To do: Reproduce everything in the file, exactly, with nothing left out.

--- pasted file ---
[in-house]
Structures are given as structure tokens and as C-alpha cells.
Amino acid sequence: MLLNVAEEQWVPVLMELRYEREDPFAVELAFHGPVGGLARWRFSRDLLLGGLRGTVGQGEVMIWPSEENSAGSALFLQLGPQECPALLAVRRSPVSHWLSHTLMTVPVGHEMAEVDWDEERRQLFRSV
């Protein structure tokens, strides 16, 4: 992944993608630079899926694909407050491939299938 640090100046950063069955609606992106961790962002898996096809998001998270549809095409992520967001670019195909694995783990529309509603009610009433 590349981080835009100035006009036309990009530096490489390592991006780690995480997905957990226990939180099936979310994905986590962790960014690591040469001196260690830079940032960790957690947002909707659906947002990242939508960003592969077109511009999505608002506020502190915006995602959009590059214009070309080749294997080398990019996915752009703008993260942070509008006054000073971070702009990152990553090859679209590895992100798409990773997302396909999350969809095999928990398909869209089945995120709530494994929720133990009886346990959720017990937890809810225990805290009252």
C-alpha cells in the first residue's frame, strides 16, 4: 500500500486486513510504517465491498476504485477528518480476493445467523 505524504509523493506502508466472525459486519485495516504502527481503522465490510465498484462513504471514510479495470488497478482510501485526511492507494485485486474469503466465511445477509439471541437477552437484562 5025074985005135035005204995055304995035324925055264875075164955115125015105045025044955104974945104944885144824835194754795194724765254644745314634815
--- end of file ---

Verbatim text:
[in-house]
Structures are given as structure tokens and as C-alpha cells.
Amino acid sequence: MLLNVAEEQWVPVLMELRYEREDPFAVELAFHGPVGGLARWRFSRDLLLGGLRGTVGQGEVMIWPSEENSAGSALFLQLGPQECPALLAVRRSPVSHWLSHTLMTVPVGHEMAEVDWDEERRQLFRSV
């Protein structure tokens, strides 16, 4: 992944993608630079899926694909407050491939299938 640090100046950063069955609606992106961790962002898996096809998001998270549809095409992520967001670019195909694995783990529309509603009610009433 590349981080835009100035006009036309990009530096490489390592991006780690995480997905957990226990939180099936979310994905986590962790960014690591040469001196260690830079940032960790957690947002909707659906947002990242939508960003592969077109511009999505608002506020502190915006995602959009590059214009070309080749294997080398990019996915752009703008993260942070509008006054000073971070702009990152990553090859679209590895992100798409990773997302396909999350969809095999928990398909869209089945995120709530494994929720133990009886346990959720017990937890809810225990805290009252």
C-alpha cells in the first residue's frame, strides 16, 4: 500500500486486513510504517465491498476504485477528518480476493445467523 505524504509523493506502508466472525459486519485495516504502527481503522465490510465498484462513504471514510479495470488497478482510501485526511492507494485485486474469503466465511445477509439471541437477552437484562 5025074985005135035005204995055304995035324925055264875075164955115125015105045025044955104974945104944885144824835194754795194724765254644745314634815